Without realizing it, we think about things we want and need, laying our plans to purchase these things now or later. We are bombarded with messages from advertising on television, at the movies, in the mall, in the newspaper, on billboards when we drive, and from the people we love who know exactly what we "need." Somehow our mind gets wrapped around the idea that buying lots of stuff will make us happy, take away the pain in our lives, help us to become more organized, or help people to love us more. We know, of course, that stuff won't make us happy, but we are bombarded with the lie so often that we start to believe it.
Secret Stuff Area
We each have a secret stuff area. That is the area where we really believe that purchasing items of that kind will make us happy. My secret stuff area is shoes...it is just amazing how quickly a new pair of shoes can brighten up my day. Flowers, chocolate, clothes, music, CDs, DVDs, jewelry, electronic equipment, bling, designer purses, software, or accessories might be your secret stuff area. Maybe it is not so secret. Maybe it is more than one area...you just love to buy stuff for yourself.
We kid ourselves into thinking that the money we spend is all on others, but if you are honest and list everything you spend, you will find that you purchase all kinds of things for yourself. You might buy snacks, drinks, new clothes, comfort foods, music, books, or accessories on impulse when you are out shopping for the family or running errands. We don't think about it, but it adds up.
The Real Issue
The money we spend on ourselves isn't the most important thing, but rather the preoccupation with making ourselves happy and feeding our appetites. Greed, the desire for more stuff, is an appetite. When we feed it with little snacks (a bag of Combos or a bestseller at the check-out line), we are feeding the appetite of greed. What do we really need? How much do we really need? Can we wait to purchase this item later? How much more stuff does God really want us to have?
I'm not trying to sound harsh, but spending money on ourselves reveals the self-centered nature that is needing to be sanctified by the Holy Spirit. Another thing that reveals this selfish attitude is how unhappy we become when we cannot have what we want because our finances are tight. Is this really how a Christian lady should live and manage her money? How we spend our money reveals our heart and our priorities.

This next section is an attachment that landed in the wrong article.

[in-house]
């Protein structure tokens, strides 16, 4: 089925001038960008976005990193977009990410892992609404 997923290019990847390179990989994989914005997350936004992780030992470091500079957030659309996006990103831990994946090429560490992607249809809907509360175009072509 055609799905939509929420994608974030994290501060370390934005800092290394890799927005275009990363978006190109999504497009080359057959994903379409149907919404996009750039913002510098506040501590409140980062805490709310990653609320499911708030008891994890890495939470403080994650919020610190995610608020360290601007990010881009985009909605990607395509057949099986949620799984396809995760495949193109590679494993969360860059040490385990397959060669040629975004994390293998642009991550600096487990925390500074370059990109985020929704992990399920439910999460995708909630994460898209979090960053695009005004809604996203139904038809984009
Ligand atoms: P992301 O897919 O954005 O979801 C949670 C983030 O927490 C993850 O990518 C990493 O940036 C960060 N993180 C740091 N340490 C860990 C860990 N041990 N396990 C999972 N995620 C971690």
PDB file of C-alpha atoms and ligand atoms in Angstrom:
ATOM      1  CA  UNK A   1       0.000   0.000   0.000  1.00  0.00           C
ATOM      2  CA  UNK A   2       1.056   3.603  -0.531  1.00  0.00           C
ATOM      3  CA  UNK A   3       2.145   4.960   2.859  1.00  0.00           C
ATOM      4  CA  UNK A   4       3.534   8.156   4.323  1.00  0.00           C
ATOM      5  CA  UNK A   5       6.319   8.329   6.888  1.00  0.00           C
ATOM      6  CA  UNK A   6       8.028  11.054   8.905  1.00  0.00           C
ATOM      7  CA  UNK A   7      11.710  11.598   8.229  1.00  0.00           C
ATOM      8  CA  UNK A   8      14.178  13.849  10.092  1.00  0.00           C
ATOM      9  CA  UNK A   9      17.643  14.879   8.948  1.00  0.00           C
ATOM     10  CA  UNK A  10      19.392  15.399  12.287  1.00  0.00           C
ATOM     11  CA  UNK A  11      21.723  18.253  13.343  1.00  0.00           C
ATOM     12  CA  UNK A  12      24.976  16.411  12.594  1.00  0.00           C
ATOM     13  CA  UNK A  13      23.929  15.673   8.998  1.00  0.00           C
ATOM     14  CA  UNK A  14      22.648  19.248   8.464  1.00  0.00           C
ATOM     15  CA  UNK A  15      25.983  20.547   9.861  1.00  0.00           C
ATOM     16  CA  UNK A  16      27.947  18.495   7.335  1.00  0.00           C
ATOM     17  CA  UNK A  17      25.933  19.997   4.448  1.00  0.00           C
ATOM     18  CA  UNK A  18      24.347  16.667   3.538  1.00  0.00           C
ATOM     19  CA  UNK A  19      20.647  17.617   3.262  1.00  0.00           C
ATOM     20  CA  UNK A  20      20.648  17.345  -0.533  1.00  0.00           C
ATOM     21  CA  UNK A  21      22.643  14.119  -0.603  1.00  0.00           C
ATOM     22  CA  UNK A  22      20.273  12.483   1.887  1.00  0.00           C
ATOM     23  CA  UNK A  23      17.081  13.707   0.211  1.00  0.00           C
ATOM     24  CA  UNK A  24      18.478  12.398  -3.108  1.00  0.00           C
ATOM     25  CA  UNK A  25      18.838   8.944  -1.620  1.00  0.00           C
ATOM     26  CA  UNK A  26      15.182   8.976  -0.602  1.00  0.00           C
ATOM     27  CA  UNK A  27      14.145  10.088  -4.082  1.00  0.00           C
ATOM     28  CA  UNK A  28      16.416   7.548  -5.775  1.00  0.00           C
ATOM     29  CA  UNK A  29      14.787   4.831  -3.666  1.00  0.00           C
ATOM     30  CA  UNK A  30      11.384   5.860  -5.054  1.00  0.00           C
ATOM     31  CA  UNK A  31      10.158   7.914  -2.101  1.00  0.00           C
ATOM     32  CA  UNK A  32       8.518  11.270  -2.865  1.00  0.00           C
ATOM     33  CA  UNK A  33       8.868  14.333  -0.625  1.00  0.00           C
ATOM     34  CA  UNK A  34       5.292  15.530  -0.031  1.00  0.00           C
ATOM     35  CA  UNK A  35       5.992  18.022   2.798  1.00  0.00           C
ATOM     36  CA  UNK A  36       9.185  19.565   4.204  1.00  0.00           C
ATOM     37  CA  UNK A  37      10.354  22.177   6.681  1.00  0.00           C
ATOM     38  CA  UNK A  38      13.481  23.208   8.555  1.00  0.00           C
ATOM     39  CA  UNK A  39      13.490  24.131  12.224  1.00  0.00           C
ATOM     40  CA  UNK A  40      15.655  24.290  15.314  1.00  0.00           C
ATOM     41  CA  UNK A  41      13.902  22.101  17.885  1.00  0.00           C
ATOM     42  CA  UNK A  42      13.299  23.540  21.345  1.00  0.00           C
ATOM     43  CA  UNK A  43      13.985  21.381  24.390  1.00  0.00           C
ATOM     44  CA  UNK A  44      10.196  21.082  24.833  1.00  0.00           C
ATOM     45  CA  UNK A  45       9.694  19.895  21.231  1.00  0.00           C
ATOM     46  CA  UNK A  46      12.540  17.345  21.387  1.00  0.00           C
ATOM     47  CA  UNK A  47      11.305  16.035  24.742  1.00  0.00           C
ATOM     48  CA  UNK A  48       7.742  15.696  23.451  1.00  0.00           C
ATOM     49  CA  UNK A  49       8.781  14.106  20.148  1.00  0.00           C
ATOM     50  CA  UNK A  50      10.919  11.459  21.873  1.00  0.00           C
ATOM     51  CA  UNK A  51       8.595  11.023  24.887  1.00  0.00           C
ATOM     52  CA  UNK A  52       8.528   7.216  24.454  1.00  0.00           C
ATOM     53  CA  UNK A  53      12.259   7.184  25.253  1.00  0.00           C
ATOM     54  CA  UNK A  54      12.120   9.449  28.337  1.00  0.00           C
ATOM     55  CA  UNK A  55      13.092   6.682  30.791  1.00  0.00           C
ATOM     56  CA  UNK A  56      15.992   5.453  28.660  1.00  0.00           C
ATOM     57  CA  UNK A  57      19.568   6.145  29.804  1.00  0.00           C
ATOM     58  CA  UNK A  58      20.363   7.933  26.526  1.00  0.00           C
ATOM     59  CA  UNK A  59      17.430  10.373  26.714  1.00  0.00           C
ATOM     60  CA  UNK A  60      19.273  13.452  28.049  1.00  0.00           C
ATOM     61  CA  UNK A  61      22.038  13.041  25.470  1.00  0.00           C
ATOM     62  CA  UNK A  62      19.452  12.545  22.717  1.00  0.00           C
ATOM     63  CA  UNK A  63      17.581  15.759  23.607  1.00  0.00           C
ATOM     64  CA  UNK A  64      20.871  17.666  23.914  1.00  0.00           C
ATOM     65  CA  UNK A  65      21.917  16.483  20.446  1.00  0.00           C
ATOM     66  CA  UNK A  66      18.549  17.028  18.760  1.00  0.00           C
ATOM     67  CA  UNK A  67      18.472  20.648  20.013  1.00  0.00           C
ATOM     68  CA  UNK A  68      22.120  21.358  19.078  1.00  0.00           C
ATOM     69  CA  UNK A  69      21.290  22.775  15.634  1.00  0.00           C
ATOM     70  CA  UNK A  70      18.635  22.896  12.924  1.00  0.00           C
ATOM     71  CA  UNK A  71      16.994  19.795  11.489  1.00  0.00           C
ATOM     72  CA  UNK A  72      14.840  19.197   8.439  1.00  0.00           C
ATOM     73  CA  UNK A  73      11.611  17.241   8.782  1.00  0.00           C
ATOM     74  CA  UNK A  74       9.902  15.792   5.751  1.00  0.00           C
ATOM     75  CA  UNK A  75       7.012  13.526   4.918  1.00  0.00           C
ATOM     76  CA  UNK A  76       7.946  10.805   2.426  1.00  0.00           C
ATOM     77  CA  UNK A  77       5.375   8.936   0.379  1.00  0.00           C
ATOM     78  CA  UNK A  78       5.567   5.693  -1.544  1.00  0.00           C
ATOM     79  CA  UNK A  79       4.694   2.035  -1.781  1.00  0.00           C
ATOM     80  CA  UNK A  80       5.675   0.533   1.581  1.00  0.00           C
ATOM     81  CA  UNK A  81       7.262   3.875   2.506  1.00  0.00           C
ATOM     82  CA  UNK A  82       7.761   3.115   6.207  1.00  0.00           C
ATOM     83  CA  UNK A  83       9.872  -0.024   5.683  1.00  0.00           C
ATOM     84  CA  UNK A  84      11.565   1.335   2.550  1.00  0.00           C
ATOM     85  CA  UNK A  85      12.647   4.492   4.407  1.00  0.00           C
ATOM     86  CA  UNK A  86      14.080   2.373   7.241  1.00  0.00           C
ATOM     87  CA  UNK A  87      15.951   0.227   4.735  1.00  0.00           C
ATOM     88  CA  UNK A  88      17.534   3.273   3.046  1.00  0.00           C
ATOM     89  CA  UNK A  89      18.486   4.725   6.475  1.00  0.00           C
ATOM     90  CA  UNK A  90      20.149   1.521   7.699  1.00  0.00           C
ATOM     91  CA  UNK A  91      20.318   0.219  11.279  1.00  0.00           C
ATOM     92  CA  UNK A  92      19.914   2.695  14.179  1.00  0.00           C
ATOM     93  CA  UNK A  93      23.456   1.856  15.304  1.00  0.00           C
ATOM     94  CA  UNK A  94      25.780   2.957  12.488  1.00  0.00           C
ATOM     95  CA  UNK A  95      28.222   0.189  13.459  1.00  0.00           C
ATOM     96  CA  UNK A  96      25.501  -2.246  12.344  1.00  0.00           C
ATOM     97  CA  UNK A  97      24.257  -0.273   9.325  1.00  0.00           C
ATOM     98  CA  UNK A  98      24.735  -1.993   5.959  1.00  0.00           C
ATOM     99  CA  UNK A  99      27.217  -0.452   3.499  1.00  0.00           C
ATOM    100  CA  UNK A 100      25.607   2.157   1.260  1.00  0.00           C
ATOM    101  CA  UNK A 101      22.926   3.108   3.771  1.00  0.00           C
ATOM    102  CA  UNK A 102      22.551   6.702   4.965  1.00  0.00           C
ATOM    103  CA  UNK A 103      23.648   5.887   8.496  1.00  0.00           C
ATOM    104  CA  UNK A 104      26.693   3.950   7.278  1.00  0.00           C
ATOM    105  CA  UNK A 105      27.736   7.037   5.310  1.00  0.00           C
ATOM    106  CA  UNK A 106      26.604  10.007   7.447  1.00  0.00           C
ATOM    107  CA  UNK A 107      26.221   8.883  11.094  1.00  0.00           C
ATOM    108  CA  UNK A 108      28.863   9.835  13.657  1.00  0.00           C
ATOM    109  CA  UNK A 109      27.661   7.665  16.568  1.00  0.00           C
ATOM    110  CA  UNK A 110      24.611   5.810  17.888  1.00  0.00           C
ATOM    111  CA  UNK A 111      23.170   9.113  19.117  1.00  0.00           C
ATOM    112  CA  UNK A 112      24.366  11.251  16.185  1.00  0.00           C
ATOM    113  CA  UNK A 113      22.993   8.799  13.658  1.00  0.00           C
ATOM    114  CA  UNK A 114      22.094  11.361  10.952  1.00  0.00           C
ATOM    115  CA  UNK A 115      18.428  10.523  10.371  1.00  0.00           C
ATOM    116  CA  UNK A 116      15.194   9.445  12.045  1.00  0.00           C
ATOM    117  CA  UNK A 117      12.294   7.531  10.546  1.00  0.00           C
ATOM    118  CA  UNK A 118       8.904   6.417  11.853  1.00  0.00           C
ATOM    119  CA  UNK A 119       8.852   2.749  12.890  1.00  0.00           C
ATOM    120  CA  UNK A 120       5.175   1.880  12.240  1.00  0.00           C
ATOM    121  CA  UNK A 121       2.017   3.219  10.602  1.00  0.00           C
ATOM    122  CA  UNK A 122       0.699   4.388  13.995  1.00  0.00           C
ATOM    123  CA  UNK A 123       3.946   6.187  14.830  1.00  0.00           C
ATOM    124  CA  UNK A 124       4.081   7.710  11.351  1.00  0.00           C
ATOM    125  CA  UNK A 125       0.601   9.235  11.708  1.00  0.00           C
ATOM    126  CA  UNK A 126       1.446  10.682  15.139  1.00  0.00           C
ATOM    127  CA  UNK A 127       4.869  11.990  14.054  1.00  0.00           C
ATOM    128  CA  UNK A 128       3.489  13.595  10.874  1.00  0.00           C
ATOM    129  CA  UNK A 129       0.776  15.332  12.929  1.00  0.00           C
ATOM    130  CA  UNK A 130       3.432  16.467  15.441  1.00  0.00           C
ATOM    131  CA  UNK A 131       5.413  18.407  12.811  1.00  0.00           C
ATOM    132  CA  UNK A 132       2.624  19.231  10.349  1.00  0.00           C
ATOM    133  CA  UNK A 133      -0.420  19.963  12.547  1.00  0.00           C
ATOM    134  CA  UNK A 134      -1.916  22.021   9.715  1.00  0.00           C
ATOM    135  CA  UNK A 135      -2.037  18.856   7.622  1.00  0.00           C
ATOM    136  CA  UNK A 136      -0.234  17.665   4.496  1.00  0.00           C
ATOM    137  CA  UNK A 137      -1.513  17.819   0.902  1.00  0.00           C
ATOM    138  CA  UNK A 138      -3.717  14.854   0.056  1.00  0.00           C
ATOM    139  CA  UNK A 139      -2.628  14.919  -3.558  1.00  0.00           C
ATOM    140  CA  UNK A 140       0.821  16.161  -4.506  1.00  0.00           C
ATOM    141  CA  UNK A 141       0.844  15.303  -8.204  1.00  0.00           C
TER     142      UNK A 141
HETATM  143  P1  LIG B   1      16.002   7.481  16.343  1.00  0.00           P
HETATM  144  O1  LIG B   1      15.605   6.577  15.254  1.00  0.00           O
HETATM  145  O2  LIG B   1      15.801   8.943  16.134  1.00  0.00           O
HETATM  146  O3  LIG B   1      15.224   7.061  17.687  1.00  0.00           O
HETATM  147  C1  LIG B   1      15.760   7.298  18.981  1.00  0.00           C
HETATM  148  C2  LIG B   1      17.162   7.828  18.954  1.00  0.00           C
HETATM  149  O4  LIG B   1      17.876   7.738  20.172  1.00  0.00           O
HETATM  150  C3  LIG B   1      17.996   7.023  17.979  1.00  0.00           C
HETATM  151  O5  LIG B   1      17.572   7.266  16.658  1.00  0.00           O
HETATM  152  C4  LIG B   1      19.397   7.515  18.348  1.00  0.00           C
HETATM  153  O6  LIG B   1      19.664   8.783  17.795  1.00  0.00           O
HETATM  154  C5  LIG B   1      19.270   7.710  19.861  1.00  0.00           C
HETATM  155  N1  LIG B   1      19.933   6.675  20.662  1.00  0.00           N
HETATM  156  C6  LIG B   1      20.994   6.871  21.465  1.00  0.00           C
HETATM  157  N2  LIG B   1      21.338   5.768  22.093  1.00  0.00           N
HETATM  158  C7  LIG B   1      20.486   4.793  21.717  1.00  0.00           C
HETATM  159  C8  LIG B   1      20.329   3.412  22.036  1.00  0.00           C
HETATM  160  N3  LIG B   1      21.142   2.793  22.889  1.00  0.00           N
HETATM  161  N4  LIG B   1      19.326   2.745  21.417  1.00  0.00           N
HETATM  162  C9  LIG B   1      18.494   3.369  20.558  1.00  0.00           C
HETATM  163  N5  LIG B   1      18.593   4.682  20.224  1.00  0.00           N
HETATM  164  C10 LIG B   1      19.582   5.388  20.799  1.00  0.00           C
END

Examine Your Heart
"But godliness with contentment is great gain. For we brought nothing into the world, and we can take nothing out of it. But if we have food and clothing, we will be content with that," (I Timothy 6:6-8 NIV).
Is contentment impossible in our culture? It just might be! There is such a pull on us to want stuff. But, if we are godly, we will be content with food and clothing alone. Wow! That doesn't even include shelter. Ouch, I feel convicted. I do want to be content and godly. What is it that wages war against contentment, so that we must indulge ourselves?
In trying to figure out why Christians spend so much money on themselves, I have become convinced that they honestly don't understand the love of God. When we know how much Jesus loves us and how He delights to bless us, we don't have to bless ourselves, we can wait and let God do it. There is such a hunger inside every man, woman, and child to be loved. We try every kind of substitute that exists, only to find they are all fakes. Only God's love completely satisfies. Only His good and perfect gifts come without strings attached that cause turmoil and heartache.
"Put to death, therefore, whatever belongs to your earthly nature: sexual immorality, impurity, lust, evil desires and greed, which is idolatry," (Colossians 3:5 NIV).
This verse teaches that greed is idolatry, not a big surprise, since it can be a substitute for experiencing God's love. This puts spending money on yourself in a more serious light, though. Consider carefully your ways and heart attitude in this area.
So, stop feeding the appetite of greed and start meditating on God's love for you. It will change your spending habits!
Remember you are loved!
Merey (Meredith Ludwig Curtis)